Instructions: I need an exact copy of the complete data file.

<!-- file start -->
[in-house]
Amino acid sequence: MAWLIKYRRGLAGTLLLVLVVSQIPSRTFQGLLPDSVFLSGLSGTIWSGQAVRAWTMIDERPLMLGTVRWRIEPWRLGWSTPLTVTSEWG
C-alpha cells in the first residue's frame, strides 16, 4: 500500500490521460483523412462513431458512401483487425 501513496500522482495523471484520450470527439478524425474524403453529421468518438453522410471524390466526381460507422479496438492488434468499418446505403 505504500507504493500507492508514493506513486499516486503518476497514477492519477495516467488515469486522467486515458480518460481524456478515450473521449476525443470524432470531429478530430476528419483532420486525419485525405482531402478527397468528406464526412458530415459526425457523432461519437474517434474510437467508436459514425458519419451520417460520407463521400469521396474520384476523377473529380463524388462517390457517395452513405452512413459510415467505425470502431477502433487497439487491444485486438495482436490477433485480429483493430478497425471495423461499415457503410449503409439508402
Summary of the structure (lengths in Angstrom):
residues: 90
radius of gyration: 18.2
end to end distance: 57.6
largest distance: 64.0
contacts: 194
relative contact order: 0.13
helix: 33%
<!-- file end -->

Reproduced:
[in-house]
Amino acid sequence: MAWLIKYRRGLAGTLLLVLVVSQIPSRTFQGLLPDSVFLSGLSGTIWSGQAVRAWTMIDERPLMLGTVRWRIEPWRLGWSTPLTVTSEWG
C-alpha cells in the first residue's frame, strides 16, 4: 500500500490521460483523412462513431458512401483487425 501513496500522482495523471484520450470527439478524425474524403453529421468518438453522410471524390466526381460507422479496438492488434468499418446505403 505504500507504493500507492508514493506513486499516486503518476497514477492519477495516467488515469486522467486515458480518460481524456478515450473521449476525443470524432470531429478530430476528419483532420486525419485525405482531402478527397468528406464526412458530415459526425457523432461519437474517434474510437467508436459514425458519419451520417460520407463521400469521396474520384476523377473529380463524388462517390457517395452513405452512413459510415467505425470502431477502433487497439487491444485486438495482436490477433485480429483493430478497425471495423461499415457503410449503409439508402
Summary of the structure (lengths in Angstrom):
residues: 90
radius of gyration: 18.2
end to end distance: 57.6
largest distance: 64.0
contacts: 194
relative contact order: 0.13
helix: 33%